mental health assessment

How a mental health assessment works

A mental health examination undertaken by your doctor is likely to include a combination of questions and a physical examination, and possibly a written questionnaire.

Interview with your doctor

While your doctor is asking about your mental illness symptoms, they will be paying attention to how you look, the way you speak and your mood to see if this gives any clues to explain your symptoms. This will be subtle and you probably will not notice they are doing it.

The doctor will ask about your personal history, including your work history, marital history, family history and your current social situation (what supports you have at home). They will want to know about any traumatic events you have experienced (recently or in the past), about your childhood, and any issues with alcohol or drugs. They may ask about religious beliefs and your ambitions and aspirations.

Try to answer all questions as truthfully and accurately as possible. This will give your doctor the best chance of making an accurate diagnosis. Depending on your underlying medical problem, some of these questions may upset or anger you. Some mental health problems are hard to diagnose so you may not get a definitive diagnosis or explanation for your symptoms straightaway.

Physical examination

A mental health assessment often includes a physical examination. Your doctor will look at your past medical history and the medicines you are currently taking. You will also be asked about any history of mental illness or mental disorders in your family.

The purpose of the examination is to exclude physical causes for your current mental health issues.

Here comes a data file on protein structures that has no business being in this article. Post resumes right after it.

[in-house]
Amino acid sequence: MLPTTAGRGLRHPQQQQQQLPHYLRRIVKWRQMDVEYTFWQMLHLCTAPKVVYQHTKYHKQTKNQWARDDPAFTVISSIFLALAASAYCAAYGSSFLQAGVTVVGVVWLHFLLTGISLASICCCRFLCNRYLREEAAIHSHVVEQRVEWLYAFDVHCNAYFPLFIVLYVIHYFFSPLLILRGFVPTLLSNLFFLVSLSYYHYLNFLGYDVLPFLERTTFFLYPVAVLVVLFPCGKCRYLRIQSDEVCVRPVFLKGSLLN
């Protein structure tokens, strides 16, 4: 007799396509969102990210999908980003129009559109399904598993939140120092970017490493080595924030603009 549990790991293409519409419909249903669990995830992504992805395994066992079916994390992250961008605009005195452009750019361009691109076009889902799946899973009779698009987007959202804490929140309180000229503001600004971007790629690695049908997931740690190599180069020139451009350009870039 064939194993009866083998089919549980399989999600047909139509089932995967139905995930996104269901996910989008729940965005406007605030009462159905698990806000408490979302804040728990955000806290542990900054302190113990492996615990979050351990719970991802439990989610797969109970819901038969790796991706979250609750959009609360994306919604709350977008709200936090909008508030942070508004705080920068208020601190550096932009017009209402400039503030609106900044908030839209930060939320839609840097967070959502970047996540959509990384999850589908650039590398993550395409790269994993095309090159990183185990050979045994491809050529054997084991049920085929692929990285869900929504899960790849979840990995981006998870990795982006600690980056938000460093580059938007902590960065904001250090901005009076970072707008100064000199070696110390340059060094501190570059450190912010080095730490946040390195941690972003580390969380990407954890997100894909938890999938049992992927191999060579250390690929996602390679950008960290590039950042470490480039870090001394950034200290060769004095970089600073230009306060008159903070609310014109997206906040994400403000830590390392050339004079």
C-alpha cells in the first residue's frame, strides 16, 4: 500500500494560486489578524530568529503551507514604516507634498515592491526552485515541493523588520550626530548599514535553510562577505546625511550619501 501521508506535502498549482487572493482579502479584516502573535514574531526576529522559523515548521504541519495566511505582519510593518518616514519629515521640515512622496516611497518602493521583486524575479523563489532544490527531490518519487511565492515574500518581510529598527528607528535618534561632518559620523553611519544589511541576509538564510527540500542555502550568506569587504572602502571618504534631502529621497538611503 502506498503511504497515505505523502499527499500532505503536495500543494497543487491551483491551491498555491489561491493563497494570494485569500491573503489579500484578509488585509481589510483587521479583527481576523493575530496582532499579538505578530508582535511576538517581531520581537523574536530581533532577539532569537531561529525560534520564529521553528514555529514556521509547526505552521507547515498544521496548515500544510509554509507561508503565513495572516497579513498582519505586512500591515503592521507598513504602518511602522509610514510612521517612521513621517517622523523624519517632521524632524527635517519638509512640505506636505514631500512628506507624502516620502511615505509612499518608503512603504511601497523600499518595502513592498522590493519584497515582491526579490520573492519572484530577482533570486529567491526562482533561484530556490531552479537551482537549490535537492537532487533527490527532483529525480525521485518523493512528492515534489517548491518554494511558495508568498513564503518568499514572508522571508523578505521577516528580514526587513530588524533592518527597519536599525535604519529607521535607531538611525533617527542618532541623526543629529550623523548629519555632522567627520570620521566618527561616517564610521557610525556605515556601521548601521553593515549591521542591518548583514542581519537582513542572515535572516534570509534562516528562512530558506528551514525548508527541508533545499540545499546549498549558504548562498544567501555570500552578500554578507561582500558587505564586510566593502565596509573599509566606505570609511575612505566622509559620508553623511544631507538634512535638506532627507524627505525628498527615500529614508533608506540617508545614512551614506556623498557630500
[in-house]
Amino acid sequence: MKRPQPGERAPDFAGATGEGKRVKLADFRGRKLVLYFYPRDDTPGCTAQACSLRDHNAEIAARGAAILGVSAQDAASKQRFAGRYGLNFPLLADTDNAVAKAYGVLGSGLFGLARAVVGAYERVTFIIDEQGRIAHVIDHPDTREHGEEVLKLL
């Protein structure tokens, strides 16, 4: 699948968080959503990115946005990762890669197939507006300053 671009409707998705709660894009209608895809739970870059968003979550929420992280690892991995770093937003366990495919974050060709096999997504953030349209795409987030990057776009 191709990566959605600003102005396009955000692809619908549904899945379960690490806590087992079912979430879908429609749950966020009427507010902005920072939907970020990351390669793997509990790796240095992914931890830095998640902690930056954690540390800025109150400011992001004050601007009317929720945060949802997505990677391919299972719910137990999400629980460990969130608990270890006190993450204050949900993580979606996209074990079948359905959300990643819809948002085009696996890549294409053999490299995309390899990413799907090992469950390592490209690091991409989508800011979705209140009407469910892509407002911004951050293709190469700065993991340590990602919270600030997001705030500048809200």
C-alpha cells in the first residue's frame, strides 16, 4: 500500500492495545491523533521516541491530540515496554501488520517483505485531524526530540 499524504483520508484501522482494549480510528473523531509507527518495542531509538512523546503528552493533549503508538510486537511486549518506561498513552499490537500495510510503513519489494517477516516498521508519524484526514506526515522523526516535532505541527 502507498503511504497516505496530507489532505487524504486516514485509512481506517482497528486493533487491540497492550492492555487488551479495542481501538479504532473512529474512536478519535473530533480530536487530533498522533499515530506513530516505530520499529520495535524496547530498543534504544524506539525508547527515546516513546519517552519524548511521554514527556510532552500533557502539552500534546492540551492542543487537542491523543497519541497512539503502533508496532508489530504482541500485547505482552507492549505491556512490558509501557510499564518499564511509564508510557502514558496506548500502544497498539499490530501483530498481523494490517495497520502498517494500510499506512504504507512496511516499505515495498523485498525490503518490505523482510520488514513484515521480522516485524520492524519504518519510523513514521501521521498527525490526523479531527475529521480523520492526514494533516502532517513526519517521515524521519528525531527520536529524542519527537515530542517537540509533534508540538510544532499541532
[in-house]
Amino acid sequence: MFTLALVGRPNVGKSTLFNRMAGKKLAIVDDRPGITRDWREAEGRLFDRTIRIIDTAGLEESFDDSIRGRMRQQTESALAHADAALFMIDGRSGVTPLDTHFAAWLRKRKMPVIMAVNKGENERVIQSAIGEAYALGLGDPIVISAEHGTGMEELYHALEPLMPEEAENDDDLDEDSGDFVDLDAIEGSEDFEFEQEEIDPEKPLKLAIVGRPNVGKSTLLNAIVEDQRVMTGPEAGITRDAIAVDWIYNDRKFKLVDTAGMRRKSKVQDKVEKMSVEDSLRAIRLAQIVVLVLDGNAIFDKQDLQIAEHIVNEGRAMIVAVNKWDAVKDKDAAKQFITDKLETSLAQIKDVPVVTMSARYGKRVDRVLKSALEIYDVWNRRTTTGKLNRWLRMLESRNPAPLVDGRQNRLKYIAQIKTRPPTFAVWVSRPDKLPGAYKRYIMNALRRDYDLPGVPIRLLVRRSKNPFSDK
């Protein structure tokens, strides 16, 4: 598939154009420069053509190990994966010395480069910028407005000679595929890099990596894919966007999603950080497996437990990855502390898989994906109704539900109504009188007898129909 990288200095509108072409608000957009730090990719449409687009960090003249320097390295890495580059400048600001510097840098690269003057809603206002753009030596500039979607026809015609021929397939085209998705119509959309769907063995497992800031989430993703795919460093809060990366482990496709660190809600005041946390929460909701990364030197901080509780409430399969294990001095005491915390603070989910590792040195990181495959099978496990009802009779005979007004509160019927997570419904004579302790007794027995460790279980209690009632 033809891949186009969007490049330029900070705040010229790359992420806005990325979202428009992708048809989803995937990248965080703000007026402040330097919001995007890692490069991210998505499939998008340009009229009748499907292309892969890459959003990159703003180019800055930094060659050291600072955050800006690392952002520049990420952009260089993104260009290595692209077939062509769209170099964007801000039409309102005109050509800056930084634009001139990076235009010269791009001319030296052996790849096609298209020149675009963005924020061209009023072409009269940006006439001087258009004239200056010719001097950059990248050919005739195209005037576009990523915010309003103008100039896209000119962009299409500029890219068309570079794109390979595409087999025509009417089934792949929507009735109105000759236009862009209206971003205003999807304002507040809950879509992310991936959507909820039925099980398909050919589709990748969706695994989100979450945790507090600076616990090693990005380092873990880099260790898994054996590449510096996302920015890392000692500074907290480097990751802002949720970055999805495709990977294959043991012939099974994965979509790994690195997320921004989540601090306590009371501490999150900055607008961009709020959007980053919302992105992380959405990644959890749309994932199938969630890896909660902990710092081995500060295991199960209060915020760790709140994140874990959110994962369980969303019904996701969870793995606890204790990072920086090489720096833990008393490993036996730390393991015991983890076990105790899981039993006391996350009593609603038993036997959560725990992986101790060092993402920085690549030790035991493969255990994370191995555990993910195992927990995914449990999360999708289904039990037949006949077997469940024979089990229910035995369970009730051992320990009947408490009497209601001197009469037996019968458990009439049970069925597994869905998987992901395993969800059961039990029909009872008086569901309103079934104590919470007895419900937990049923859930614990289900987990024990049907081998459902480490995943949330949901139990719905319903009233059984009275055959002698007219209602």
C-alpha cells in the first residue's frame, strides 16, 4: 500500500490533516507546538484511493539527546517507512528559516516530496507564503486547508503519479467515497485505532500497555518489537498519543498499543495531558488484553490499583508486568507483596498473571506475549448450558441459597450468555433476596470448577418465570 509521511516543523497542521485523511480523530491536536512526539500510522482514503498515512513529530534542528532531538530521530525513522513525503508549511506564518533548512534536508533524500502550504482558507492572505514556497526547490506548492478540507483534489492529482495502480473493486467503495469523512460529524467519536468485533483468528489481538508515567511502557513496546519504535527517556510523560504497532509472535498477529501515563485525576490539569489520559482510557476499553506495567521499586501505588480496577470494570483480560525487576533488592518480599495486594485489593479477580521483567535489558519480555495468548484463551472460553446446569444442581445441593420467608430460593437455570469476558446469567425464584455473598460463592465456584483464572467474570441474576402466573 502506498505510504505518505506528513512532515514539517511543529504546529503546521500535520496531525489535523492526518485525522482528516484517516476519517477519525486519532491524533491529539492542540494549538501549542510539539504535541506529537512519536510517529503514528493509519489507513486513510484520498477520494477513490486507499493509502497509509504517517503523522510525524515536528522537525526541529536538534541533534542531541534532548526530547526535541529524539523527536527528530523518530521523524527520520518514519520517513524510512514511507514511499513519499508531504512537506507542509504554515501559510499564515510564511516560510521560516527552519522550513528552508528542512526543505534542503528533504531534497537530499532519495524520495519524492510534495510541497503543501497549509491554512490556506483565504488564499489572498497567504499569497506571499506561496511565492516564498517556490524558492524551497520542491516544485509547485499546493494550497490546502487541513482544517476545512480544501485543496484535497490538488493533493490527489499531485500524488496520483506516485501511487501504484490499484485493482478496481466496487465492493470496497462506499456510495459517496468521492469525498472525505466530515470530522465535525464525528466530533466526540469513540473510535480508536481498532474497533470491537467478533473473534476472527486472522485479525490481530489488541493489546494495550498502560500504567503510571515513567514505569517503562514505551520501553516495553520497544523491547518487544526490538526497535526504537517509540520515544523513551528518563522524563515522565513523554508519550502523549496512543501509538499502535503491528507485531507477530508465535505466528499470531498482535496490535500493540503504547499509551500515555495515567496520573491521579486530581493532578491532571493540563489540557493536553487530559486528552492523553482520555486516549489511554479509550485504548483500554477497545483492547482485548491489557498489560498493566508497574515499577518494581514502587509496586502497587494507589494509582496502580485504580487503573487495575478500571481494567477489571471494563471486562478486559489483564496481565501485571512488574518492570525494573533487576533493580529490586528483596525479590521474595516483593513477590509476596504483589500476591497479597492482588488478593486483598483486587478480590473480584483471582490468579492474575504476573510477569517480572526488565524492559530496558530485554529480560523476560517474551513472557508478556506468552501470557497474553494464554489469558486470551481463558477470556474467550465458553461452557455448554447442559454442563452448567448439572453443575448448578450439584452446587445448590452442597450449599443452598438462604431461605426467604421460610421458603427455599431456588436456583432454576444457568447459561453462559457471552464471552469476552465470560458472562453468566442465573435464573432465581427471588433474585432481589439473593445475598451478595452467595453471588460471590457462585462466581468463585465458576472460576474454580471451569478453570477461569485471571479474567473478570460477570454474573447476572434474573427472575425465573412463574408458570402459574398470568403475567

Other medical tests

Your doctor may send you for lab tests such as a blood or urine test if they suspect a certain cause, for example, anaemia or B12 deficiency. They might test your thyroid function or electrolyte levels. If a nervous system problem is suspected, you might be sent for magnetic resonance imaging (MRI), an electroencephalogram (EEG) or a computed tomography (CT) scan.

You might also be asked to complete a standardised written questionnaire or to undertake a verbal test. These tests are generally designed to assess:

  • specific problems such as depression
  • how well you can think, reason and remember
  • how well you can carry out daily living activities such as eating, dressing and shopping.

Mental health tests for children will depend on their age but might include drawing pictures to express their feelings or looking at pictures and talking about how the images make them feel.

Specialist mental health assessments

Some mental health conditions are hard to diagnose so your GP may not be able to find the cause of your symptoms. Even for specialists, more than one mental health assessment or other tests may be needed to accurately identify your condition.

Your GP may refer you to a mental health specialist such as a psychiatrist. The psychiatrist might use any one of a number of common tests. One example is the Mini Mental State Examination (MMSE), which is a short questionnaire used to measure cognitive impairment.

Other assessments are used to help diagnose:

  • mental health disorders such as anxiety disorders, schizophrenia, attention deficit hyperactivity disorder, conduct disorder and bipolar disorder
  • developmental problems such as learning disabilities and autism spectrum disorders
  • alcohol and other drug issues
  • other problems such as thyroid disease and brain tumours.

Help in a crisis – the Acute Community Intervention Service

For people who need immediate mental health help in a crisis, the police, ambulance staff or a doctor might call the Acute Community Intervention Service (ACIS) to help. Previously referred to as a crisis and assessment (or ‘CAT’) team, the ACIS can provide:

  • support, advice and referral over the phone
  • assessment and treatment in a hospital emergency department
  • treatment in a person’s home.